A timid light trembled in the window of her apartment, in the heart of Lille’s student quarter. A pleasant area, usually, full of life, conversations, human warmth. Now the boulevard was empty; the traffic lights spat out their greens, reds, and yellows, monotonous like the end of the world. Lucie was afraid to go home. Those four walls, without Clara and Juliette at her sides, were worse than a sarcophagus.
Her mother, Marie Henebelle, was downing coffee after coffee and pill after pill to stay awake. It was three in the morning, and the woman with dyed blond locks, who usually had energy to burn, had aged ten years in the space of a few days. It was she who had raised the girls since they were born, because of their mother’s job. It was she who had changed their diapers, heated their bottles, sat at their bedside when they were sick, or when stakeouts called Lucie away in the night.
And today, dear God, today . . .
Lucie stood immobile in the doorway, jaws clenched, facing her mother. If only she’d been able to run away, far away from here, and never come back. Walk down a long stretch of sand as it sank into the middle of the ocean. She was already thinking of the next day. The empty beds in the pink-and-green room. Those stuffed toys waiting to be hugged. Juliette’s elephant that she’d won at the street fair, the hippo that Clara so loved to squeeze against her chest. All those memories, which had now become gaping wounds.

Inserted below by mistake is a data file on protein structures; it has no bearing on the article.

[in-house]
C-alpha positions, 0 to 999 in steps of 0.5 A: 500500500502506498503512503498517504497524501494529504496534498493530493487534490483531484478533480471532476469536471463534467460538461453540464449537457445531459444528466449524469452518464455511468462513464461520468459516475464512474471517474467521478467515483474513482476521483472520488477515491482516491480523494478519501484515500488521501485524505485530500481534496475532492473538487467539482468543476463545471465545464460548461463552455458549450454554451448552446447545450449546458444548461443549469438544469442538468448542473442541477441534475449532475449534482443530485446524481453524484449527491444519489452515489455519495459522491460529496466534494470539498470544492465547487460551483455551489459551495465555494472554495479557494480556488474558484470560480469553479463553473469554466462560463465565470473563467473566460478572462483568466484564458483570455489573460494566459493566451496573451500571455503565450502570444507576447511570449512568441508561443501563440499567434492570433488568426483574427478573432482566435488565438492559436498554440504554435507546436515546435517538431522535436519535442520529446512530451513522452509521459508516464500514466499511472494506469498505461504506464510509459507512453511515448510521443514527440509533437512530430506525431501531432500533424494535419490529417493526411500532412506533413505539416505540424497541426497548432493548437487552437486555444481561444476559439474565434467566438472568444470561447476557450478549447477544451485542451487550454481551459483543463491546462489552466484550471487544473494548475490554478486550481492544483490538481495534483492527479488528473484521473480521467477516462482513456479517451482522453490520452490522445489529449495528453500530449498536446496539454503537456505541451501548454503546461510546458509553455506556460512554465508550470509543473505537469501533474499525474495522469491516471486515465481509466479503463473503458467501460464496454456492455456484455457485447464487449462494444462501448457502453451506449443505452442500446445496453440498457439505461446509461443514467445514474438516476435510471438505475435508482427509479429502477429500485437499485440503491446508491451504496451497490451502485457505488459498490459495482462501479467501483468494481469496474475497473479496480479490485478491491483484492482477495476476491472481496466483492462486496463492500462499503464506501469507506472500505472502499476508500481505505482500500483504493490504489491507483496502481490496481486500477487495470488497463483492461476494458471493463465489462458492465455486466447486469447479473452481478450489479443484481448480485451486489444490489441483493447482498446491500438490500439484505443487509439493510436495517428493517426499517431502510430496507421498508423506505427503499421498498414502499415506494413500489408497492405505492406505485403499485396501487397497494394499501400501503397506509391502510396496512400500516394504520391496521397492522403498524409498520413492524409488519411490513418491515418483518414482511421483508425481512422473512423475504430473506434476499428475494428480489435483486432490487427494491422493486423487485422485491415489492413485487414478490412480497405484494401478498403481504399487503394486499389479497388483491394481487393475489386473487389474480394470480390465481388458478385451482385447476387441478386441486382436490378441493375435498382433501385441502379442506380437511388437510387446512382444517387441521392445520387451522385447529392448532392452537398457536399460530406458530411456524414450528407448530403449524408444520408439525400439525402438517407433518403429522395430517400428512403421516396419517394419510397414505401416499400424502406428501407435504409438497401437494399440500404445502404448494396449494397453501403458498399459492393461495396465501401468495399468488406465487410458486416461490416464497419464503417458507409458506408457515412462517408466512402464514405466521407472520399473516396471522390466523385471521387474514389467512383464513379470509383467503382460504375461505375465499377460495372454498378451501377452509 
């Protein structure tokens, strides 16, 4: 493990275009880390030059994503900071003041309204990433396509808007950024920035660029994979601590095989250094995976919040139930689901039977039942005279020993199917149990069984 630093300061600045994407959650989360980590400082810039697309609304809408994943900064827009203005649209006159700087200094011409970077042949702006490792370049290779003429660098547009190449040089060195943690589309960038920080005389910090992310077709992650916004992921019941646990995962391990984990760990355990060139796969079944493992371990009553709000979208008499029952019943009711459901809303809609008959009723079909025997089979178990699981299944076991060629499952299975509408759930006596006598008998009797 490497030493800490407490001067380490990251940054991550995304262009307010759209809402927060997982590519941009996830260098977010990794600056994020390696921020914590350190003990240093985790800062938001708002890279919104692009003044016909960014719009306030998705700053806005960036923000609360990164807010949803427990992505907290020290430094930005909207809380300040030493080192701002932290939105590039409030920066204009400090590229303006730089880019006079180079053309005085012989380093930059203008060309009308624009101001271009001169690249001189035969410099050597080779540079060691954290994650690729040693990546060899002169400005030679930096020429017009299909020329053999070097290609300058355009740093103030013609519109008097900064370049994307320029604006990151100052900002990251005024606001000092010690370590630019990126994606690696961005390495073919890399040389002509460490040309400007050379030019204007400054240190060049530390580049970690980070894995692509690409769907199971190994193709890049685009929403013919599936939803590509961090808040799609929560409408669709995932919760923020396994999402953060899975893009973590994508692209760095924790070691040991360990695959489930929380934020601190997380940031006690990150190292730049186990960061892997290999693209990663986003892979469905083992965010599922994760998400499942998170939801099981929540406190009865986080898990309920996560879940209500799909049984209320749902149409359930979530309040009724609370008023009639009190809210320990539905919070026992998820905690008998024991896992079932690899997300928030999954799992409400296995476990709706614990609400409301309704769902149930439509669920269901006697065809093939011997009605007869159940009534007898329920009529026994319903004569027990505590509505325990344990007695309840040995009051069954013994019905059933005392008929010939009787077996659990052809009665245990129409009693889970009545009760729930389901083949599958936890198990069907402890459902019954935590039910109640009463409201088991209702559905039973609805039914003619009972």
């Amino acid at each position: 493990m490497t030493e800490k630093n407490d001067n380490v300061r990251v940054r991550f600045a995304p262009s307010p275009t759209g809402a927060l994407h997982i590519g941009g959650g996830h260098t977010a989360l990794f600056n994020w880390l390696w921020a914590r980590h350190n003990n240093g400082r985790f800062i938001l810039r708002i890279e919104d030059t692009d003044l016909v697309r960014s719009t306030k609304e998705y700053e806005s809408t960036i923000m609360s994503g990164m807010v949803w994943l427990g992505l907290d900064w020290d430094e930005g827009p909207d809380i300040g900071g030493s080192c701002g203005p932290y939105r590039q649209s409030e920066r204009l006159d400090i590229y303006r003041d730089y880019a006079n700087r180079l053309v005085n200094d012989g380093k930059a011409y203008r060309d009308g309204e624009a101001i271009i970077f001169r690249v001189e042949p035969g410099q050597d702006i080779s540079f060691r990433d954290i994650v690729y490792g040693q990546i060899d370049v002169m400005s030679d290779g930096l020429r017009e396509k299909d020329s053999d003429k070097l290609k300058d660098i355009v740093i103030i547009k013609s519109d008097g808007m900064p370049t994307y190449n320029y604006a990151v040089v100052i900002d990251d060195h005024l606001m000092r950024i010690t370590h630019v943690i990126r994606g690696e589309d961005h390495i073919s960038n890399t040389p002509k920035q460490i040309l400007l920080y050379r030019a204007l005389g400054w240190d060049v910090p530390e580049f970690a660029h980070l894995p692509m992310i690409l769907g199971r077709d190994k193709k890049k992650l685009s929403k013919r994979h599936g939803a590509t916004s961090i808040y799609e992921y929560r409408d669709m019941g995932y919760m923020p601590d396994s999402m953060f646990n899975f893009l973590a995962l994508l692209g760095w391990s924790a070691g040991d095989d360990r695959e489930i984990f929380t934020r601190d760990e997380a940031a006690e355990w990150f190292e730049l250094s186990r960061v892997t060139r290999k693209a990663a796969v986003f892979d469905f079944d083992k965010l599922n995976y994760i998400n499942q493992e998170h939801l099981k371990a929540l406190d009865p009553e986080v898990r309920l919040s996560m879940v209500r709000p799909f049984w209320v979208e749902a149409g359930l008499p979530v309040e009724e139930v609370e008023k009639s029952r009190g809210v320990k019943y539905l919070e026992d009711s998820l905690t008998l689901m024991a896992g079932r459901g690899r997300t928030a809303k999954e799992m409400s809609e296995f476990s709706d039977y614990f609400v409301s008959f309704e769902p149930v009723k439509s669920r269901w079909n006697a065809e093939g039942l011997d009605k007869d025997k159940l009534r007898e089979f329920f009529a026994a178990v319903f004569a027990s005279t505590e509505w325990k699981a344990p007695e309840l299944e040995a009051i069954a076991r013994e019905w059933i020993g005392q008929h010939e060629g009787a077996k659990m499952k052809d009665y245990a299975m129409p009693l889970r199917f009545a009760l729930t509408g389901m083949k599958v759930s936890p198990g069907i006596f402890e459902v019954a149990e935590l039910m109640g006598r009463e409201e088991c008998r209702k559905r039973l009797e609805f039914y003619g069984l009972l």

Because Lucie didn’t move, her mother got up and held her, not saying a word. What could she say at a time like this? That they’d end up finding the twins safe and sound? That everything would go back to normal? A cop, and consequently the mother of a cop, knew better than anyone that, after forty-eight hours, the chances of finding a child alive were next to nothing. Reality and statistics simply worked that way.
Marie noticed the transparent, hermetically sealed bag her daughter was squeezing in her white fist. She immediately understood. The packed kit contained a mask, a tube, a pair of latex gloves, an index card, and three cotton swabs for taking DNA samples.
Lucie murmured into her mother’s back.
“How am I going to do this, Mom? How am I going to get through this?”
Marie Henebelle sat on the couch, exhausted.
“I’ll be here. I’ll always be here.”
Lucie nodded with a sniffle.
“The child, on the autopsy table . . . I cursed her, Mom; I cursed her for leaving me in doubt. It’s not my child. Deep inside me, I know it’s not mine. How could one of my little girls end up on one of those? How could . . . how could anyone want to harm them? It just isn’t possible.”
“I know it isn’t.”
“I’m sure th...
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Book Description Blackstone Audio Inc, 2015. MP3 CD. Condition: Brand New. unabridged mp3cd edition. 1 pages. 7.50x5.30x0.60 inches. In Stock. Seller Inventory # zk148304873X
Book Description Blackstone Audio, Inc., 2015. Condition: New. book. Seller Inventory # M148304873X